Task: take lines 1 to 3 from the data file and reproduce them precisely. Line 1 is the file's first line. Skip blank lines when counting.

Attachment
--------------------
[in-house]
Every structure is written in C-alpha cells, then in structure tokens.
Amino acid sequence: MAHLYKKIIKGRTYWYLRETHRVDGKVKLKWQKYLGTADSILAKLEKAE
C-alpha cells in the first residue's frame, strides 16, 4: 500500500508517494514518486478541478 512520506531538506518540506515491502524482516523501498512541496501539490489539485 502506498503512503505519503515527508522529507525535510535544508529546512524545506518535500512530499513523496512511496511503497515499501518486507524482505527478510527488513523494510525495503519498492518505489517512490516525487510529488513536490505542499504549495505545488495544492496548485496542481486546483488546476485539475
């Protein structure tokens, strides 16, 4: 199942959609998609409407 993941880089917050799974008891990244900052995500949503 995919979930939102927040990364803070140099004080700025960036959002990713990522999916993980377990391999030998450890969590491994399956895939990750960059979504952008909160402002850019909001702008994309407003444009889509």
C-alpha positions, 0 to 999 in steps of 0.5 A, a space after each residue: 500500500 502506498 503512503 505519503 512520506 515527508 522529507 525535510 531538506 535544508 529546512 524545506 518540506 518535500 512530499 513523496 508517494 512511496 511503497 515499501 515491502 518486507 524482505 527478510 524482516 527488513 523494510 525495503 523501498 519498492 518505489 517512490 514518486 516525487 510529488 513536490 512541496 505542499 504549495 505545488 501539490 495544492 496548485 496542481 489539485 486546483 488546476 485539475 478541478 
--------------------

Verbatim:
[in-house]
Every structure is written in C-alpha cells, then in structure tokens.
Amino acid sequence: MAHLYKKIIKGRTYWYLRETHRVDGKVKLKWQKYLGTADSILAKLEKAE